Conforming to labels

by Elizabeth @ TeenagersWithExperience

Many labels exist in our world. They can range from the clubs we are a part of to the gender and sexuality we identify with. Some people may choose to conform to labels, others do not. Whilst there are some negative affiliations to do with labels and the stereotype they might bring, giving yourself labels could be a positive thing.

If you have come to terms with calling yourself these labels, it could help your mental state in the long run. There are labels which include disabilities such as ‘autism’ and ‘dyslexia’ which may help the person with it feel as though they are not alone and that someone is there to help them. These labels could instantly help someone understand the person with the disability or relate to the person if they had it too.

Some labels define who you are. Thinking of yourself as a ‘nerd’ or ‘geek’ can help you introduce yourself to who you really are inside. Being these two things has no negative implications at all, but the society which we have grown up in has made it seem as though there is. With these labels typically you are smart, which is a positive thing to be. Many labels can help you define yourself, understanding that as a ‘geek’ you may not be the best in social situations but have lots of intelligence. Or labeling yourself as ‘bisexual’ would mean you have sexual attraction to two genders, or being within the gender spectrum or not on it at all. These ways of labeling yourself will help you understand who you are and how you’ve grown from when you were younger. This will help you grow even more.

Growing up and knowing a difference in your own opinions on other people is scary, as you feel like you should conform to the same sexuality as others, being ‘straight’ as you felt that was normal. For a while I made the mistake of hiding behind a sexuality which I felt, for myself, was obvious that I was not a part of. Over the span of a year or so, I had come to the conclusion of the sexuality I conformed to being – asexual – and having a label made me feel safer in my own skin and I had a better understanding of who I was. Some labels may have previously been used to mock you, as I had often been called a ‘nerd’ in my earlier years at secondary school, but which you now use to help define who you are as a person. Proclaiming yourself as these labels may give you a shield for other people trying to insult you using them. You know you are, so it won’t hurt you. I know I’m a nerd, I can spew random dinosaur, shark and space facts at you and I try too hard in school, and I’m proud of that fact. Nothing has to be negative, in the right light anything can have a positive aspect. Accepting these qualities will not make you ashamed of who you are but proud that you’re yourself and you know these things or act this way.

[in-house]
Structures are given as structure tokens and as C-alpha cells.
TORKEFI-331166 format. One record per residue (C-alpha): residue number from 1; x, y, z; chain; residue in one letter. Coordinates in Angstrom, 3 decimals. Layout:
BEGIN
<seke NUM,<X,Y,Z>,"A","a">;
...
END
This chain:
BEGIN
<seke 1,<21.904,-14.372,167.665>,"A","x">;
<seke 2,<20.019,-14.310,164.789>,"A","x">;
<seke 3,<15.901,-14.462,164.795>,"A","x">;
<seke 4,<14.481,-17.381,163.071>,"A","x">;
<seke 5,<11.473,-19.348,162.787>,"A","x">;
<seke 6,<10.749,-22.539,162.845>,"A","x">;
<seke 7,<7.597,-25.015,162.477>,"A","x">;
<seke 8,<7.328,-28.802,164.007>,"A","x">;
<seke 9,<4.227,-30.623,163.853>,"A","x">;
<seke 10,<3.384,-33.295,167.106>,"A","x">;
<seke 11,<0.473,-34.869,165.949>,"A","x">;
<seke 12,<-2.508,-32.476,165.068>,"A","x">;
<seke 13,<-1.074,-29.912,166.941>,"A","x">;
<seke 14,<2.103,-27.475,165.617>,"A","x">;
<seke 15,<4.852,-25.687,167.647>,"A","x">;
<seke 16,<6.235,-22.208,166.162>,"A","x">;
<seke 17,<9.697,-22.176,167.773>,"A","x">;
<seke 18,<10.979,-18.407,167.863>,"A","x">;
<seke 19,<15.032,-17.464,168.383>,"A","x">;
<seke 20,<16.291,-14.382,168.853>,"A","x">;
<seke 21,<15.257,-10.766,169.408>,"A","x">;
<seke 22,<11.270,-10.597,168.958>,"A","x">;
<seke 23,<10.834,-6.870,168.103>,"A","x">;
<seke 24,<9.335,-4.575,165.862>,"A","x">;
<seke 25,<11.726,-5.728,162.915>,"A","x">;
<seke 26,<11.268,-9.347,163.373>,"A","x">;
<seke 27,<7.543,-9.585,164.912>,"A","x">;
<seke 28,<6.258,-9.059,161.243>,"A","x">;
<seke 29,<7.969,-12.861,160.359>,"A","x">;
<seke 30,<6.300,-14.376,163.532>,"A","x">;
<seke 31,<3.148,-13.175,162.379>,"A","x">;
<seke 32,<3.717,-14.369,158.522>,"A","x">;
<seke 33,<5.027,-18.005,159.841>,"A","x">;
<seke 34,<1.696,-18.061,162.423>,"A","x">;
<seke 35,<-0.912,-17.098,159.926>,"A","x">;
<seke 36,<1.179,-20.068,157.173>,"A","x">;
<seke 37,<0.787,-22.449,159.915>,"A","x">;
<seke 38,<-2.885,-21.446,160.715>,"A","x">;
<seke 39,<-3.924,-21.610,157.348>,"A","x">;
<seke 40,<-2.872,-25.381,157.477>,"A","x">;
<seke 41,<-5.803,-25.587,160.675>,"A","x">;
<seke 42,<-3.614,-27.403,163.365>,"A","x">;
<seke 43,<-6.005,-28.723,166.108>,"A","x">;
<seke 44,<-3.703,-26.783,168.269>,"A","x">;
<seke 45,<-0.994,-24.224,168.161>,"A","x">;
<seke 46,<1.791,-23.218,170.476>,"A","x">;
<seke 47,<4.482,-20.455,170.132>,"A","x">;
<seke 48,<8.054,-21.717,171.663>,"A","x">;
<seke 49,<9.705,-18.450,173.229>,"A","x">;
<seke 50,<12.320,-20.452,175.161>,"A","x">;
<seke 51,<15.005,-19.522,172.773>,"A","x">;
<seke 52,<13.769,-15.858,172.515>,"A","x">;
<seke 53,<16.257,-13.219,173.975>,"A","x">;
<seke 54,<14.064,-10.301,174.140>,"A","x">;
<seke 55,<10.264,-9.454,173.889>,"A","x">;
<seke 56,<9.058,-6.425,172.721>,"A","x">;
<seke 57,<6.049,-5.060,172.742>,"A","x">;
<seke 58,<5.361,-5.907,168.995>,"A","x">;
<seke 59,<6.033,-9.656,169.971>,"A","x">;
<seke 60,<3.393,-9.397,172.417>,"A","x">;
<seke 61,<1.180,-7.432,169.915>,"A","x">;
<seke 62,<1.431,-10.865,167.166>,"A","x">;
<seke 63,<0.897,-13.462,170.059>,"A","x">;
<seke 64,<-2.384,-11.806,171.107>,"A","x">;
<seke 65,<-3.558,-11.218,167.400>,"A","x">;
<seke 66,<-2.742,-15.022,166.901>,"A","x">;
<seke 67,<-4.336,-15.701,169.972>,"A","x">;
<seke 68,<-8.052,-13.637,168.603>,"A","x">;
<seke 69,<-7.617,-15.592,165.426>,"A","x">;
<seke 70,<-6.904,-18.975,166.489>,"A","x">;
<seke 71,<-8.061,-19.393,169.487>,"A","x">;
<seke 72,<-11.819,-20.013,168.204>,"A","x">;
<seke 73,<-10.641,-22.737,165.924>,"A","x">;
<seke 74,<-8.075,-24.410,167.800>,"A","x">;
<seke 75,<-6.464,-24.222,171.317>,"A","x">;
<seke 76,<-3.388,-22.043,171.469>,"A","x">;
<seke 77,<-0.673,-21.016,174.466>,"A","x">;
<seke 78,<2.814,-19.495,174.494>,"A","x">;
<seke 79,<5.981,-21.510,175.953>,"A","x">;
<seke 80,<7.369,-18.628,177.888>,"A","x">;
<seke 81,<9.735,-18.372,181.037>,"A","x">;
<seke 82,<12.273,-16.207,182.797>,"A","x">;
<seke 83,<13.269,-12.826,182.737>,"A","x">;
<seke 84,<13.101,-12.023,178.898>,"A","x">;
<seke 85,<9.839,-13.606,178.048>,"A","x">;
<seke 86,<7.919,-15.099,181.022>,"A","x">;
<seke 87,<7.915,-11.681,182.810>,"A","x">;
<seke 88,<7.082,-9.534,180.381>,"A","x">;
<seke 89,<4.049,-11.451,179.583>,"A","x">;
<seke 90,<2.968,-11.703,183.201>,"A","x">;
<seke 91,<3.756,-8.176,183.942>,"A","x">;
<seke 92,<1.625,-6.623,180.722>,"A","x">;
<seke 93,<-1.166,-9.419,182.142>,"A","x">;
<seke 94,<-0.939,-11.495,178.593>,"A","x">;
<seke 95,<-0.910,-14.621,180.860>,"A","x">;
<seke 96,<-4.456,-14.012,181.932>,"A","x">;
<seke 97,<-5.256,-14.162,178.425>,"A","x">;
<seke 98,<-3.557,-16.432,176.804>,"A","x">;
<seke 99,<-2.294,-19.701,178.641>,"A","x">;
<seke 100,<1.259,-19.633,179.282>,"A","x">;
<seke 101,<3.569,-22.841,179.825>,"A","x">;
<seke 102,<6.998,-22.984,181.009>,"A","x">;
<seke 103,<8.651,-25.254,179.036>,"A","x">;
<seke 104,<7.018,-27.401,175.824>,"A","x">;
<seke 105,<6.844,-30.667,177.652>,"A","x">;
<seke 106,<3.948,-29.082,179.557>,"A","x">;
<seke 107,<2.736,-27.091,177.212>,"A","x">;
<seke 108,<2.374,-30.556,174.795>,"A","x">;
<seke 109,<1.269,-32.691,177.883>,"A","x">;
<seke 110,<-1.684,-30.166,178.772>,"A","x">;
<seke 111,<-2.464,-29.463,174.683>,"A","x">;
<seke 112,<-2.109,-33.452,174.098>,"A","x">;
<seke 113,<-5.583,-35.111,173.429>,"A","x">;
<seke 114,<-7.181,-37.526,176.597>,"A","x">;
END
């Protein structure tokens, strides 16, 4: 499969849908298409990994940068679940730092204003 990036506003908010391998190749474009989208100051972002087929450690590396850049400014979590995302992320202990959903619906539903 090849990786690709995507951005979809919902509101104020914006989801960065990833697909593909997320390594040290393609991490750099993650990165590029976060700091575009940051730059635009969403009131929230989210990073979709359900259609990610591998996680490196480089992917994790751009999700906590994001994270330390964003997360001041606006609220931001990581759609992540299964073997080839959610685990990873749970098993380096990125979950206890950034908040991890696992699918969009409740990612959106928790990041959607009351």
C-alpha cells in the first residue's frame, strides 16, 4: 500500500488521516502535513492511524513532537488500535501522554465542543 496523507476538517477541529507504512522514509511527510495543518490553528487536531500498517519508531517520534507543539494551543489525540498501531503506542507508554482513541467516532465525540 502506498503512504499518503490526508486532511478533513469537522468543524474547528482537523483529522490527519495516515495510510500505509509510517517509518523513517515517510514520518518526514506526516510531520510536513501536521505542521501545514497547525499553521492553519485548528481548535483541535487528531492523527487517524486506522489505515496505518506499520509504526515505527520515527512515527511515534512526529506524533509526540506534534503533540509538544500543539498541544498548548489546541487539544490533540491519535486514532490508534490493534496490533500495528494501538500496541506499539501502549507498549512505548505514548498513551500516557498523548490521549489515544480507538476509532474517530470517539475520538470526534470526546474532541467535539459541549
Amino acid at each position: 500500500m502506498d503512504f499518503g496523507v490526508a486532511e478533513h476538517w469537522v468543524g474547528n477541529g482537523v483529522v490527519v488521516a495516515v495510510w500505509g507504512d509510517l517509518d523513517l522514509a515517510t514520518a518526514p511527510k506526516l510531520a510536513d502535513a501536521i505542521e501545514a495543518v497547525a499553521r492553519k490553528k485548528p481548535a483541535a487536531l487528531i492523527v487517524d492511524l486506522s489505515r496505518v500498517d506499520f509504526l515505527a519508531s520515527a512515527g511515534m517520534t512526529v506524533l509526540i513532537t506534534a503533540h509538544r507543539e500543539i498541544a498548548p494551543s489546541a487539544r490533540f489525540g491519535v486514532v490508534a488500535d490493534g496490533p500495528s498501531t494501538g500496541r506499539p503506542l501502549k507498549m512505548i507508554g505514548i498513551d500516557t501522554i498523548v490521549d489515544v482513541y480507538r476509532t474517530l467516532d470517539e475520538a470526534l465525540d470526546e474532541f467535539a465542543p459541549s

All around the world there are many different ways of conforming to the labels that exist, and everyone is different. Therefore, just because someone else is existing under the same label as you does not mean the two of you would be exactly alike. Each person is individual and as labels are a very broad bracket you cannot expect each person under it to be the same. Being individual is not a bad thing, but that does not mean you need to reject labels altogether.

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About the author: Elizabeth is a new writer for TWE and is extremely talented. She writes articles on various subjects including sexuality and mental health, aspiring to help people with issues she had to face alone in the past.

TeenagersWithExperience is a website set up by teenagers, for teenagers, to help with issues such as mental health, sexuality questions, gender identity queries and social life, including bullying, friendship issues, family issues and more. TWE helps others by telling people their own stories and experiences, and how they cope with these situations.

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image: do you believe in labels? by ashley rose under Creative Commons license